Five Things We Learn from Our Mothers (5/9/04)
Rev. Gary Cox — Wichita, Kansas
University Congregational Church
I know that many of you were expecting me to begin my two-part series on the rapture this morning. As you know by now, I write my sermons in advance, and work on four or five at the same time. When I scheduled the rapture series, I did not realize that this particular Sunday was Mother’s Day. Mother’s Day is one of the holy trinity of church days: Christmas, Easter, and Mother’s Day. Preachers learn early on not to mess with those days, so I decided to slip in a Mother’s Day sermon, and delay the rapture by a week.
There must be a couple of hundred approaches to Mother’s Day sermons. Everybody agrees that mothers are about the most important things in the universe. Seriously. And I know there are bad mothers in this world—mothers who do not love and care for their children the way they should; but I am not going to talk about those exceptions to the rule of motherly love today. I acknowledge that there are some people in this sanctuary this morning whose mothers did not give them the type of unconditional love I will talk about in this sermon. I’m happy to say that those few present I know of, who were not blessed with great mothers, have themselves become wonderful, loving parents.
Today, I’m going to talk about the reason mothers are so important. It’s not that they love their children, although they surely do. It’s not that they protect their children from what sometimes turns out to be a very crazy world, even though they do. I think the reason mothers are so important is because of the things they teach their children. We learn from our mothers more than we learn from any other person in our lives. Psychologists tell us that we are shaped into the people we will be for all our lives long before we ever set foot in a school. And that shaping, in most cases, is done primarily by our mothers.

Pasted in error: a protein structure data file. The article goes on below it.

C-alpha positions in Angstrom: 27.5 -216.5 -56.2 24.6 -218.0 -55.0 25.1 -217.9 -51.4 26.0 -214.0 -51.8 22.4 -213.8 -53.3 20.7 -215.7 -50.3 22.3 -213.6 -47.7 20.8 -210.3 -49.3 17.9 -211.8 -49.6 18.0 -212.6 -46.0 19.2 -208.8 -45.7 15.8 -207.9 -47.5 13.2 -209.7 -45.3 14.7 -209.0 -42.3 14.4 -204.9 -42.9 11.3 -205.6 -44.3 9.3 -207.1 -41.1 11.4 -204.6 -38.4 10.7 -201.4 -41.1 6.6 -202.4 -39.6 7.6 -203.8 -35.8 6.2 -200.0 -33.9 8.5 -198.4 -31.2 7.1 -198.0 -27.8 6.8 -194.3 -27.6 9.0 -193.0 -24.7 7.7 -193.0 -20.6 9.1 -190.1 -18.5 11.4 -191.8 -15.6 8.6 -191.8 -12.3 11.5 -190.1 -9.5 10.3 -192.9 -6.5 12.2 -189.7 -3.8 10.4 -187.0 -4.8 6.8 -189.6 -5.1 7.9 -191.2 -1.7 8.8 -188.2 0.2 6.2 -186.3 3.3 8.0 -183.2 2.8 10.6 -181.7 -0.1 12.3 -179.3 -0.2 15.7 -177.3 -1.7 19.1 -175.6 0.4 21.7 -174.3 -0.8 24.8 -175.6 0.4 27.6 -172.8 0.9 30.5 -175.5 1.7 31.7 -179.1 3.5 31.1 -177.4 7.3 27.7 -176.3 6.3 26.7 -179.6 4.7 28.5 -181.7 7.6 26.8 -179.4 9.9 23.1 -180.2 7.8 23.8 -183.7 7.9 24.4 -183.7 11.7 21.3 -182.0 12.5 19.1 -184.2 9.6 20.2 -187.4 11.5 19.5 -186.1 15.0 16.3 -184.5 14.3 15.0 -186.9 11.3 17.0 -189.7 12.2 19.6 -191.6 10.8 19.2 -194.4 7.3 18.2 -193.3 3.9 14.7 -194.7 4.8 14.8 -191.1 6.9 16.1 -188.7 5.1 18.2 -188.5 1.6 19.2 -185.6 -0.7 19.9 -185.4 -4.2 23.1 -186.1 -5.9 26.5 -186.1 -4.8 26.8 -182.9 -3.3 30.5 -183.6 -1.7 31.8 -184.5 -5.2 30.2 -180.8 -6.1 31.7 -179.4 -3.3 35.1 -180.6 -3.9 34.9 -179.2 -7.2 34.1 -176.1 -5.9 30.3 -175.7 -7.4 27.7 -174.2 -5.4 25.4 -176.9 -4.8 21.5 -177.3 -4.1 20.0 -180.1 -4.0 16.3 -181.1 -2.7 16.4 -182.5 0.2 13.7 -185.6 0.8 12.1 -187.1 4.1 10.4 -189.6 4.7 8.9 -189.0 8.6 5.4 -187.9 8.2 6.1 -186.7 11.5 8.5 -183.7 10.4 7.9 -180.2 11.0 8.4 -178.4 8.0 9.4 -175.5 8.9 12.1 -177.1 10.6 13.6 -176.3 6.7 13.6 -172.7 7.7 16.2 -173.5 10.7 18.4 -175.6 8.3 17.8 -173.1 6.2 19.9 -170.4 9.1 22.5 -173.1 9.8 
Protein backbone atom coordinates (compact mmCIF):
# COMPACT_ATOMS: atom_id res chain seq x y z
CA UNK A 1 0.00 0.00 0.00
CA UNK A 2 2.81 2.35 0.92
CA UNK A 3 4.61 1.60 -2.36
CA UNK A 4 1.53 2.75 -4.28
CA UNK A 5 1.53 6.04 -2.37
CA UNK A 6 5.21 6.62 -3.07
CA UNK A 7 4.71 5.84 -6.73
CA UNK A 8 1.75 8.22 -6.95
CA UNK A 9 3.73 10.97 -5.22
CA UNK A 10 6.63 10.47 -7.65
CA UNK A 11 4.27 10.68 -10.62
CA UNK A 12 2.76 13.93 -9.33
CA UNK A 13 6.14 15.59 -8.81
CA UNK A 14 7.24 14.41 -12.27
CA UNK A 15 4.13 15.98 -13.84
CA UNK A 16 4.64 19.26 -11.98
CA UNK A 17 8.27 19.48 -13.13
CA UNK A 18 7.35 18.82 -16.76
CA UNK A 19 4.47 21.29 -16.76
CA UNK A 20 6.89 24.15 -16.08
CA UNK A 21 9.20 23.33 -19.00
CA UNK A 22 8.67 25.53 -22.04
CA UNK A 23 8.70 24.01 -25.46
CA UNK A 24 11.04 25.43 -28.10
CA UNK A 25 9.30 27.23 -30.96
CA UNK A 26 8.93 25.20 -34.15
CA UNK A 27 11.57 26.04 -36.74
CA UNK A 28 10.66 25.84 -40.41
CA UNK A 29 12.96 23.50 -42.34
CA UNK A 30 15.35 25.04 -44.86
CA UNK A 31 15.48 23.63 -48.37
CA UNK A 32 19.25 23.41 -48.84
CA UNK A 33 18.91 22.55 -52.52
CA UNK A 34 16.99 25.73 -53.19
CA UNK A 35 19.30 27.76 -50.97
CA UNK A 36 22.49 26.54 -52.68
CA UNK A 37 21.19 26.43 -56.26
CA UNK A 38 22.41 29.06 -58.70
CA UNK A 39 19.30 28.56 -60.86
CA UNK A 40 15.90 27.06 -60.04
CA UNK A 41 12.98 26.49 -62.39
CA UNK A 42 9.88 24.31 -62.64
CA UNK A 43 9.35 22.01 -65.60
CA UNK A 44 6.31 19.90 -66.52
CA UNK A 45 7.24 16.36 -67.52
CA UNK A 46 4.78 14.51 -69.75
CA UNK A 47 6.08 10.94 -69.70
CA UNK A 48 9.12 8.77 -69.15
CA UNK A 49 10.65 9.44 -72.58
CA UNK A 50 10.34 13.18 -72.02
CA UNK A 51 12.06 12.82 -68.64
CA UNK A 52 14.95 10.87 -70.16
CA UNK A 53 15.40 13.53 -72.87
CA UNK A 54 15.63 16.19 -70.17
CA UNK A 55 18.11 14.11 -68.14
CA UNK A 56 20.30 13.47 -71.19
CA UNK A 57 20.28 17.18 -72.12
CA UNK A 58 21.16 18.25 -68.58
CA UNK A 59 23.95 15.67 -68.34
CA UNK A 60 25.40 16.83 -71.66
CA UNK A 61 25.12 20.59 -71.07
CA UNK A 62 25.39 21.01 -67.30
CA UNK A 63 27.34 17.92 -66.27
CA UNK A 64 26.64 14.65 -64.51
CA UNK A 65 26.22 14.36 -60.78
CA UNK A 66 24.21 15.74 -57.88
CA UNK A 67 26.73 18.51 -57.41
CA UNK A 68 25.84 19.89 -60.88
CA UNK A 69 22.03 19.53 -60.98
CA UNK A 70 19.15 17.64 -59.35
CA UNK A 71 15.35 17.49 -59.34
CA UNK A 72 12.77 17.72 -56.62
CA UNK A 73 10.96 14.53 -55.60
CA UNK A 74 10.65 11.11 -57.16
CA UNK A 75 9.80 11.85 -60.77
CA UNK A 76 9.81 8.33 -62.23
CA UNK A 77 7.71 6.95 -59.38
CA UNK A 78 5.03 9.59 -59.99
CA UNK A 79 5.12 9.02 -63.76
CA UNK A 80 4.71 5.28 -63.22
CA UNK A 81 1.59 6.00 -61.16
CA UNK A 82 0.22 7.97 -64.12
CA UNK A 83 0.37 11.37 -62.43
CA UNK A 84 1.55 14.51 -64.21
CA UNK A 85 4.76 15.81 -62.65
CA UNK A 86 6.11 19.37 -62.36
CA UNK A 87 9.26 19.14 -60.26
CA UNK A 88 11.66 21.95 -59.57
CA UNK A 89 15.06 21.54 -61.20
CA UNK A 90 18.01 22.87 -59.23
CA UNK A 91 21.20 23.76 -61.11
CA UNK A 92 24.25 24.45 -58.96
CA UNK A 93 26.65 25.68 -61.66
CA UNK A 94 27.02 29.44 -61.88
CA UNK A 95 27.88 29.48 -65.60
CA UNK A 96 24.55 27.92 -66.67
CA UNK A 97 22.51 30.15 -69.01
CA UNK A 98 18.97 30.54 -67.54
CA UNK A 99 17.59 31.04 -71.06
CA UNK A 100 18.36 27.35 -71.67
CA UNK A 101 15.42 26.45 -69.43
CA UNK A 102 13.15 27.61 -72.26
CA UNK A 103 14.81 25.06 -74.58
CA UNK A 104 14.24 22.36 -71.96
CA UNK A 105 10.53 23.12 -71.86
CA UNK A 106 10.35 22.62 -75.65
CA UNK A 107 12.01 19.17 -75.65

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I set out to make a list of the things we learn from our mothers, and it was a long list. I narrowed it down to the five things that I think are most important—things we learn not from our fathers, or siblings, or friends, or schools, but almost always from our mothers.
The first thing we learn from our mothers is that it’s okay to cry. This is an especially important lesson for young boys, because society tells us from an early age that tears are something to be ashamed of. If you miss the nail and smash you thumb with the hammer, just stand there stoically as if it doesn’t even hurt. Even if your thumb is throbbing to the point you would swear it is expanding to the size of a watermelon with every heartbeat, don’t let the world see your pain.
Typically a young lad in this situation can hold those tears inside for a while. He looks at his dad, and his friends who were watching him proudly hammer the roof on the dog house, and he informs them that he needs to go in the house and wash off his smashed thumb. No problem though. “Sure, it hurts, but hey, I’m a heck of a man, especially for a little kid. I’ll be back in a few minutes, and we’ll finish working on that dog house.”
And then he walks through the back door, calmly, coolly, and he sees his mother, who has secretly observed the whole scene as she nervously watched through the back window, wondering why good old dad was letting her little boy swing that big hammer in the first place. She stands there with that unique motherly mixture of love and concern all over her face. And he breaks down and cries like a baby. And it feels good! And there is this warm hug that can only transpire between a mother and child, and a few minutes later it really has stopped hurting. Mothers can do that. And they teach us the healing power of tears.